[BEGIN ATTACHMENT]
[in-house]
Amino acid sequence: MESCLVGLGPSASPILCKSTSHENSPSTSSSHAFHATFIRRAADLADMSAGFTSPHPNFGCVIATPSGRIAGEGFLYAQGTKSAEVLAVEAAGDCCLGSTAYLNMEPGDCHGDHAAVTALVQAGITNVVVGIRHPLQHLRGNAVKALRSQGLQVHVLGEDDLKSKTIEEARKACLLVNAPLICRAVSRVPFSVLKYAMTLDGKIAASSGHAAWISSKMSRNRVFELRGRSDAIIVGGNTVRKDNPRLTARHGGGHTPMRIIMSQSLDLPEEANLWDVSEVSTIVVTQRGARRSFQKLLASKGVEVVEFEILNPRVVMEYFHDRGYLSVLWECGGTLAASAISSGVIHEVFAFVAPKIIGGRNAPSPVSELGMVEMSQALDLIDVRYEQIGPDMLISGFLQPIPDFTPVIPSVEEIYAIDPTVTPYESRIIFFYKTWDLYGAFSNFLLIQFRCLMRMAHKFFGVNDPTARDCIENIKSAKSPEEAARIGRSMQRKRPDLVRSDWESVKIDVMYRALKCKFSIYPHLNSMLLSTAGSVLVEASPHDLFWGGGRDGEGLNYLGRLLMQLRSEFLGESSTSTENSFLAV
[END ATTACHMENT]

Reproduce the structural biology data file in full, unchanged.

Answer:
[in-house]
Amino acid sequence: MESCLVGLGPSASPILCKSTSHENSPSTSSSHAFHATFIRRAADLADMSAGFTSPHPNFGCVIATPSGRIAGEGFLYAQGTKSAEVLAVEAAGDCCLGSTAYLNMEPGDCHGDHAAVTALVQAGITNVVVGIRHPLQHLRGNAVKALRSQGLQVHVLGEDDLKSKTIEEARKACLLVNAPLICRAVSRVPFSVLKYAMTLDGKIAASSGHAAWISSKMSRNRVFELRGRSDAIIVGGNTVRKDNPRLTARHGGGHTPMRIIMSQSLDLPEEANLWDVSEVSTIVVTQRGARRSFQKLLASKGVEVVEFEILNPRVVMEYFHDRGYLSVLWECGGTLAASAISSGVIHEVFAFVAPKIIGGRNAPSPVSELGMVEMSQALDLIDVRYEQIGPDMLISGFLQPIPDFTPVIPSVEEIYAIDPTVTPYESRIIFFYKTWDLYGAFSNFLLIQFRCLMRMAHKFFGVNDPTARDCIENIKSAKSPEEAARIGRSMQRKRPDLVRSDWESVKIDVMYRALKCKFSIYPHLNSMLLSTAGSVLVEASPHDLFWGGGRDGEGLNYLGRLLMQLRSEFLGESSTSTENSFLAV